78 of 84 people found the following review helpful
Almost a modern 'classic'?,
This review is from: Sigma 24-70mm F2.8 IF EX DG HSM Zoom Lens for Nikon Digital and Film SLR Cameras (Electronics)
Having owned and used both of two versions of Nikkor's 24-120 lens for general photography, I often got fed up with their slow f5.6 aperture at the long end. I needed an everyday lens that I could also use semi-professionally in low-light; bands, events at night etc. The need to focus accurately and quietly is essential as are the razor sharp, high contrast images that 'zing' off the computer screen.
Unable to even contemplate the cost of the Nikkor equivalent, there remained only one option. This. The lens is very well made and reassuringly solid but the zoom and manual focussing rings seem a bit stiff. The size/weight gives excellent handling on my Nikon D700 but initially to most users might seem quite chunky, especially on a normal, DX DSLR. The large glass frontage that accommodates that fast constant f2.8 aperture means a fairly whopping 82mm filter size, which is as big as they come for most people. Add a polariser - Sigma's own 82mm, the best filter I've ever handled, or used & which I review - the results are startling in, say, a bright, blue-skied landscape or seascape, but can be serious money in their own right.
At open aperture, on, you soon know this lens is a step up from your average standard zoom - just by looking through the viewfinder. Better than the Nikkor 24-120 at all apertures with an added depth of 'dimension' - photos look deeper and richer with better tonality - my Nikon 24-120's having opted for just high contrast to give an appearance of more definition - which they ultimately lack. This Sigma has a real bite to detail in all areas of the frame, save the very inner corners and from f4.5 to f13 produces quite exceptionally detailed, smooth toned and gorgeous looking photographs across the frame - every leaf and tracery of branch standing out from the one next to it. If you need to stop down further, f16 is still very good and f22 as good as any comparable lens.
The multi-coating is exemplary too; even at 24mm f2.8 and the sun at the edge of the frame, flare is extremely well tamed - you'd be unlucky to ever get a row of blobs - helped by the supplied, tactile and reassuringly superior lenshood. In comparison my VR Nikon's hood is shiny hard plastic that after only a few month's use regularly falls off. The gold (painted) embellishments make the lens look smart and the chunky rubber grips and overall quality feel reassuringly remind you that this is a superior product, that will last.
A narrow depth of field and a bright viewfinder, thanks to that fast constant f2.8, ensures easy and fast focus, done either manually or the instant, silent (& accurate) HSM (Hypersonic) autofocus. Sigma's current lofty position as the world leader in independent lenses, I'm sure is down to this almost instant 'pop-into' autofocus that's now seen by many as a must-have. It's as effective as Nikon's SWM (silent wave motor) on such lenses that I own.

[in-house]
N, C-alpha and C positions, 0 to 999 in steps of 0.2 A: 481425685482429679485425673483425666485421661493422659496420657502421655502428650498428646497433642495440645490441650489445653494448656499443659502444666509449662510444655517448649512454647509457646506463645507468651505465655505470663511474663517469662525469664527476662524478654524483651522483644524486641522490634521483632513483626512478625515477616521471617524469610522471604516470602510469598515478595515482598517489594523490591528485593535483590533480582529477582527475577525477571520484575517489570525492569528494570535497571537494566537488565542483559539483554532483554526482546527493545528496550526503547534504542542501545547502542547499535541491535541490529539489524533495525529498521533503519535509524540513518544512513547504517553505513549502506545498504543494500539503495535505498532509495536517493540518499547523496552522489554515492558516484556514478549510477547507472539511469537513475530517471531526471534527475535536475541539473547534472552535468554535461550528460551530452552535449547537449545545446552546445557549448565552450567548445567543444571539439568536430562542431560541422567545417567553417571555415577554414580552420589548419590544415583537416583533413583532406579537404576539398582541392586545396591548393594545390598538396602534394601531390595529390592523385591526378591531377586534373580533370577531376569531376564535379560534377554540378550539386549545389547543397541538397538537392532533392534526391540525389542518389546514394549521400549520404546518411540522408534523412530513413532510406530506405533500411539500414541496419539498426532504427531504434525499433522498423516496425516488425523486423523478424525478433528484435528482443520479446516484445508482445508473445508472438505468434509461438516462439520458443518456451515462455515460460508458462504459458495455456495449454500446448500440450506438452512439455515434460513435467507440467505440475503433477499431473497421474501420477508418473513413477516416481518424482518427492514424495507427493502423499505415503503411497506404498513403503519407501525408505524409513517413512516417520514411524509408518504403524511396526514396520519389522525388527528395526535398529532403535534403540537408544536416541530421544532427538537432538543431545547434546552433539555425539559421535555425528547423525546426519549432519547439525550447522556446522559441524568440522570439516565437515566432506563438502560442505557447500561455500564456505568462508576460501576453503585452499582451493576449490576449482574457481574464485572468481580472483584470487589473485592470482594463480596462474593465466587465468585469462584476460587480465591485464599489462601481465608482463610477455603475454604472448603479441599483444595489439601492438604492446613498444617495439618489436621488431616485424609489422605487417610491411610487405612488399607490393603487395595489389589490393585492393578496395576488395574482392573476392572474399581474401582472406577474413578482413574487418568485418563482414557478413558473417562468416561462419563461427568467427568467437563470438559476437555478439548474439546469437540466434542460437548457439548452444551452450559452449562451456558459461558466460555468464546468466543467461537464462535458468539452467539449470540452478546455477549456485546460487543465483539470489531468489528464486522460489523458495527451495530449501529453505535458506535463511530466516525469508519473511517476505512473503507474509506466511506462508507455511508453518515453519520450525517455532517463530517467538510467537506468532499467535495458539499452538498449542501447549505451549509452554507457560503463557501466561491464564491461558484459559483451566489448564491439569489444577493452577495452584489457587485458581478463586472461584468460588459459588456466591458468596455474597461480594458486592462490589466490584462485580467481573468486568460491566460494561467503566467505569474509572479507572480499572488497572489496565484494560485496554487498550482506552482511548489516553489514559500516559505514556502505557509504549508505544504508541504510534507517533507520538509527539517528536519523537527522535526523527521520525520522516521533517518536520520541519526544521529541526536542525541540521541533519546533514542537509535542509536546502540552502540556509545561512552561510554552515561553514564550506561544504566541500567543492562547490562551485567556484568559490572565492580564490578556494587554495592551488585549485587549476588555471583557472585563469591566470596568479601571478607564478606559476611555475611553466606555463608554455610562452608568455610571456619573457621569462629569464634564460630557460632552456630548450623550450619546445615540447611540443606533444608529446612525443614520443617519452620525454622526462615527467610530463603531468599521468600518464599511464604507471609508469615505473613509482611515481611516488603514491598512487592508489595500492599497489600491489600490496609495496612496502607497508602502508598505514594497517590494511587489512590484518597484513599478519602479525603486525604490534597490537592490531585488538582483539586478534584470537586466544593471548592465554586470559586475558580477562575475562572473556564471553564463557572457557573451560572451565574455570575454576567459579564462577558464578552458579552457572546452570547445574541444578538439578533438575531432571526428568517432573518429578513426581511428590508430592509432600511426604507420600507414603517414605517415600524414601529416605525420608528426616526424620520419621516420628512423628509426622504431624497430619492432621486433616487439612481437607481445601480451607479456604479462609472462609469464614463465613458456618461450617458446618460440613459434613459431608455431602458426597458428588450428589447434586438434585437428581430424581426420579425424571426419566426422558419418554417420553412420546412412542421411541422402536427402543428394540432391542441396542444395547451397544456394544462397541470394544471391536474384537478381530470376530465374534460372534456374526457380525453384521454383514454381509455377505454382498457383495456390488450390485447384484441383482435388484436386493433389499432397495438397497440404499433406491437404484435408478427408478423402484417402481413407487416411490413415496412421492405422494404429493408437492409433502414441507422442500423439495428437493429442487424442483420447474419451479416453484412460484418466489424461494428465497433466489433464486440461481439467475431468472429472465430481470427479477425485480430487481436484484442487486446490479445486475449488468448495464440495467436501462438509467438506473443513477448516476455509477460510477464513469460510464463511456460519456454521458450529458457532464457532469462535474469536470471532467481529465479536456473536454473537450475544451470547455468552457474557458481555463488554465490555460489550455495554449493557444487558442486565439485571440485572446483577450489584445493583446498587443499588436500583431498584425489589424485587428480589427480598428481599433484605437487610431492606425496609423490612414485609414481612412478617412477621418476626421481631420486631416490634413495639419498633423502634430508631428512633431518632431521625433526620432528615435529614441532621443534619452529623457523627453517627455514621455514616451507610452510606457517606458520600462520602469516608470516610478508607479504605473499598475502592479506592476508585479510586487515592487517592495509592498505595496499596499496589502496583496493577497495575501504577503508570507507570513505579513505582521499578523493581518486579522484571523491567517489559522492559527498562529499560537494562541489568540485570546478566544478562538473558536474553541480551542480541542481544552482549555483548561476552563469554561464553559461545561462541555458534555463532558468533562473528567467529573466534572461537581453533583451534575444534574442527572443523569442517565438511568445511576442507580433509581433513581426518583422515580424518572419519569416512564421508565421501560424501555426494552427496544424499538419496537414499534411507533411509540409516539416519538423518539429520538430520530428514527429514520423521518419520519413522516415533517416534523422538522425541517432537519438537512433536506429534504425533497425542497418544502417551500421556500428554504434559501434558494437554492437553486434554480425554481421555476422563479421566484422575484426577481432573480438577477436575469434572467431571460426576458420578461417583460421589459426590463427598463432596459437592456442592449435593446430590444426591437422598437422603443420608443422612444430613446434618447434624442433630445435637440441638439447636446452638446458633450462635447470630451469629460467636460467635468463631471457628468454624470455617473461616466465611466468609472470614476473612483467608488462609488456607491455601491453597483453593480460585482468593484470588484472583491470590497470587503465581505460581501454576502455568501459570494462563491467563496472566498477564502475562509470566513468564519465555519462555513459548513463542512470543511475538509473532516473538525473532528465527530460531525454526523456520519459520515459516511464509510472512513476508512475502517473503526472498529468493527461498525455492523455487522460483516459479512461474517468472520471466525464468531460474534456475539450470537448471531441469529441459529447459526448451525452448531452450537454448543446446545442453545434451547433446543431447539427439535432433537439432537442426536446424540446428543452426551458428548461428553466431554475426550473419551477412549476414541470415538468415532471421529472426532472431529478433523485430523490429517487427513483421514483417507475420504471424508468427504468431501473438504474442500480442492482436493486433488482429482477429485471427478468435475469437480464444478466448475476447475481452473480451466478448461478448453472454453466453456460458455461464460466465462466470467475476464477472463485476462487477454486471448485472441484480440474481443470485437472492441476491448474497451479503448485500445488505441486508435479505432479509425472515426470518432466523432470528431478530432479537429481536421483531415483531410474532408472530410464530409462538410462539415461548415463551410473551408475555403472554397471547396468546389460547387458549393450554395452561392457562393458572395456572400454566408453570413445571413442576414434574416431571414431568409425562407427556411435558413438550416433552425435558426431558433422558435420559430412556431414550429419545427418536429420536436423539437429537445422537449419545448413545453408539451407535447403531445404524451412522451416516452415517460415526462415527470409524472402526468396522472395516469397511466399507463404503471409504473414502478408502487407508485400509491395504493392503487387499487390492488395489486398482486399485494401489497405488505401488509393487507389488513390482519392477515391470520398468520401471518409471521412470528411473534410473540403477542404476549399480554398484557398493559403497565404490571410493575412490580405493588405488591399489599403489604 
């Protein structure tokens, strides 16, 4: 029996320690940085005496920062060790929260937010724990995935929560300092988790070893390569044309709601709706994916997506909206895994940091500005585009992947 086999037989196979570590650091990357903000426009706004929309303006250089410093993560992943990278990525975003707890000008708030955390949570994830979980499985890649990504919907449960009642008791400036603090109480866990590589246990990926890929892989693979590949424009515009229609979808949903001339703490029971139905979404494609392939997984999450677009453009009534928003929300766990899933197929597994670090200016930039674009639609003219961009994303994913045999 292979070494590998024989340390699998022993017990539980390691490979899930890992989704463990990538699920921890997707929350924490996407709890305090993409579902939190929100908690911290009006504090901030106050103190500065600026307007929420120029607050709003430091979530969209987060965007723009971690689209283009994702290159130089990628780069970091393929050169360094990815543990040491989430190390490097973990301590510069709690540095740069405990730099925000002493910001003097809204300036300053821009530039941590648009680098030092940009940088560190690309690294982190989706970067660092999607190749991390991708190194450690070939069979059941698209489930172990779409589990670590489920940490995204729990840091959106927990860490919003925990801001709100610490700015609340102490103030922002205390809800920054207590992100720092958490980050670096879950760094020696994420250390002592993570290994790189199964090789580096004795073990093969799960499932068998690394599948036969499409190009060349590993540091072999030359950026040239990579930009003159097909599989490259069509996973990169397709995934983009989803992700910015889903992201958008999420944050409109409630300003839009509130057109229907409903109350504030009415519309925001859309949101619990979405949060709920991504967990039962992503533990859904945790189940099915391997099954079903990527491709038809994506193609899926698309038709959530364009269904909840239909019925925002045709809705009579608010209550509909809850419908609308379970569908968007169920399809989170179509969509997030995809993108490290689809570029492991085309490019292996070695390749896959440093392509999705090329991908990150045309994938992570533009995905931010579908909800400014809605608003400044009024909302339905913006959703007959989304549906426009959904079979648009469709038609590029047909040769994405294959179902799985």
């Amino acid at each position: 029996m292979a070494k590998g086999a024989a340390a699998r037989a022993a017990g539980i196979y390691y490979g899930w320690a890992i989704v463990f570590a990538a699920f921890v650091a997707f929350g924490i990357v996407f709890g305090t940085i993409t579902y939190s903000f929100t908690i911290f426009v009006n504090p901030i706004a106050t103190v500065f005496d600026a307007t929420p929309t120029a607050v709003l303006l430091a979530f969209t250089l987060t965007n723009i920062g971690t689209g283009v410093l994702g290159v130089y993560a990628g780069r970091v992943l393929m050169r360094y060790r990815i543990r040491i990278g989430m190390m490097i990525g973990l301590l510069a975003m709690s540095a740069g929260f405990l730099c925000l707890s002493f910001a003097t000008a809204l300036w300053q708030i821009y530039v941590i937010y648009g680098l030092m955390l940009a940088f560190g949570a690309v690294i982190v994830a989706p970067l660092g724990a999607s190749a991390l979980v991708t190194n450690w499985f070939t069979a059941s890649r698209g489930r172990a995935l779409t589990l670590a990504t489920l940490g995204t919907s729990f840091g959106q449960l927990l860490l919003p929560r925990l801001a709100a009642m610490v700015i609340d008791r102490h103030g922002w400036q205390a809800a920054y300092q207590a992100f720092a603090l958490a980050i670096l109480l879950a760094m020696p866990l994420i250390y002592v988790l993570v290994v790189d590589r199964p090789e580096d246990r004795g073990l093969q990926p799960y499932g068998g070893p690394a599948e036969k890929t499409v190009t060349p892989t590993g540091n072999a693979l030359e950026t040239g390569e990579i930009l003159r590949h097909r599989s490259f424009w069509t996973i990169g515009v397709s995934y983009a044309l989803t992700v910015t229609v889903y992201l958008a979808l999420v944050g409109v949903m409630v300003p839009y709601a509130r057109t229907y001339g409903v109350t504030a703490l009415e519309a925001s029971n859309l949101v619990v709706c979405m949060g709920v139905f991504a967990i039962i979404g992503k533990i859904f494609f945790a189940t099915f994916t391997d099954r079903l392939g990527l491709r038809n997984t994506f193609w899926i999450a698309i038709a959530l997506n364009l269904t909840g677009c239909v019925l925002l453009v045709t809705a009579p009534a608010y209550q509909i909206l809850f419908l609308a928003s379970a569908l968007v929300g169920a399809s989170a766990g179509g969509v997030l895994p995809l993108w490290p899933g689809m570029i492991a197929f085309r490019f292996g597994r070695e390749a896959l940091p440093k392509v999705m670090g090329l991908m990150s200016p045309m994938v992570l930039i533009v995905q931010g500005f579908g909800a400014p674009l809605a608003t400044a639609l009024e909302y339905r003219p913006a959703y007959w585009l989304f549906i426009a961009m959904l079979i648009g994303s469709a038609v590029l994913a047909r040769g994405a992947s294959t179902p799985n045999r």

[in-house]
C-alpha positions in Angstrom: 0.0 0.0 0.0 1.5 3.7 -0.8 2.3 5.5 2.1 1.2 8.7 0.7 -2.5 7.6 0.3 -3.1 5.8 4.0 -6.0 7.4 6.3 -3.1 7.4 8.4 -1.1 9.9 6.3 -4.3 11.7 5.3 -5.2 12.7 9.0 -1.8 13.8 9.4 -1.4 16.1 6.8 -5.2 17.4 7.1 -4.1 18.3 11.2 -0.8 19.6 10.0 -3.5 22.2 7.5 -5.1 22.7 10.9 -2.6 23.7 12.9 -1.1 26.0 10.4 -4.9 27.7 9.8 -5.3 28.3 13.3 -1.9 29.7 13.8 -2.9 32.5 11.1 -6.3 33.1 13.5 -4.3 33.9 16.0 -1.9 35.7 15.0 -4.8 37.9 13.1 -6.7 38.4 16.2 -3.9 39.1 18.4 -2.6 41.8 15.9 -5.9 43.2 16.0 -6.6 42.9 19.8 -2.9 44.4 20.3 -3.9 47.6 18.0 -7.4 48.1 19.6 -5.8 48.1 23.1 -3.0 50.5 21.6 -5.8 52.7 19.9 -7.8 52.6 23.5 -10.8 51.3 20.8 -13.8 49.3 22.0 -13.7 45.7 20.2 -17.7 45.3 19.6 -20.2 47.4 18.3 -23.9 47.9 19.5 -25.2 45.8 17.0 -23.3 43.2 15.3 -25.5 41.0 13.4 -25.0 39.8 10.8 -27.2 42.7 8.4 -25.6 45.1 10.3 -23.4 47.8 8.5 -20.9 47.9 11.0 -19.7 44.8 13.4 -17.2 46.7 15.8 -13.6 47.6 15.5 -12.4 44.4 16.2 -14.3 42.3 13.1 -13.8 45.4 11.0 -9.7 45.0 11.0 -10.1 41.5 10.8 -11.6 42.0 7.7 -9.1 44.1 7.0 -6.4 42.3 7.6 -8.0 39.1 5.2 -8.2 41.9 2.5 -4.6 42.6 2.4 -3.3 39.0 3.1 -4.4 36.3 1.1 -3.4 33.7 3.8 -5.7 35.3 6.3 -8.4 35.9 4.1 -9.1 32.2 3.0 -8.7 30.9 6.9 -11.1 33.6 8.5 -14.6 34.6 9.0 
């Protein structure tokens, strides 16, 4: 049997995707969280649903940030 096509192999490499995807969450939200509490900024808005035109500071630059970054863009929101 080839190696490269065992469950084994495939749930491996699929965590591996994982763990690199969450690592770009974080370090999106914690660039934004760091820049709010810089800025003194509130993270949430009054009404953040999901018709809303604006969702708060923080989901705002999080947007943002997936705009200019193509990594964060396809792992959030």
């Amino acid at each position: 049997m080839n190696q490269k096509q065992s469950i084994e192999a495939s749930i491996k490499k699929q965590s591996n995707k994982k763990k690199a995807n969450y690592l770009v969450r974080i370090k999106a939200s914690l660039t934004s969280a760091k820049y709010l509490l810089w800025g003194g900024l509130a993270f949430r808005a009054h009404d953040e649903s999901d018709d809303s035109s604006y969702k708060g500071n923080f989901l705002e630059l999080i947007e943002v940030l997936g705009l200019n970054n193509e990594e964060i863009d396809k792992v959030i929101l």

Distortion (barrel at wide end, bowing out toward the edges, pincushion at long, straight lines at the edges bowing inwards) is very low. Whilst more noticeable at the 24mm end, it's streets ahead of the Nikkor 24-120mm and my Nikkor 28-200mm has barrel distortion so bad at 28mm, it's hideous. I'd say it's only noticeable with the Sigma on the computer screen when a grid is overlaid or the Photoshop distortion filters applied. At 70mm, pincushion is barely applicable, let alone a problem.
The extra initial cost should be offset by a much stronger resale value, as pro's such as myself consider it as a very serious contender to their own camera maker's lenses, which can be around upwards of twice the price.
The 24 to 70mm range covers - on a full frame (FX) camera - from true wideangle, bordering on ultrawide up to just over standard, making it a great, superb quality landscape & general purpose lens and in tandem with the Sigma 70-200mm f2.8 (that I also own and review) a real pro-quality pair that I can take to any gig, concert, or anywhere actually, with pride. The resulting pictures happen to bring home the bacon, too.
I now also use this lens on my newly acquired DX format Nikon D7000, and which gives a 36-105mm equivalent focal length. The combination of the D7000's utterly superb A/F (better than the D700) and the lens' HSM has had me focus locked onto moving heavy rock musicians as they go about the audience in almost no light - I'm talking f2.8 at iso 4000 (thousand) sort of light levels. With the full-frame FX format, where it's the extra wideangle that's useful, on the DX format, it's the extra fast top short telephoto length that's useful - in buildings and of people, in low light.
This Sigma remains one of my most used and best ever investments - for all practical intents and purposes, it's as good as the Nikkor equivalent, though that will obviously be slightly better but only by a few percent, not the 200% extra that that one costs and no-one has ever, either fellow photographer, or subject has ever commented or sneered on it not being a Nikon lens - it looks the part and gets the results. Sorted!
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Initial post: 2 Mar 2013, 10:51:28 GMT
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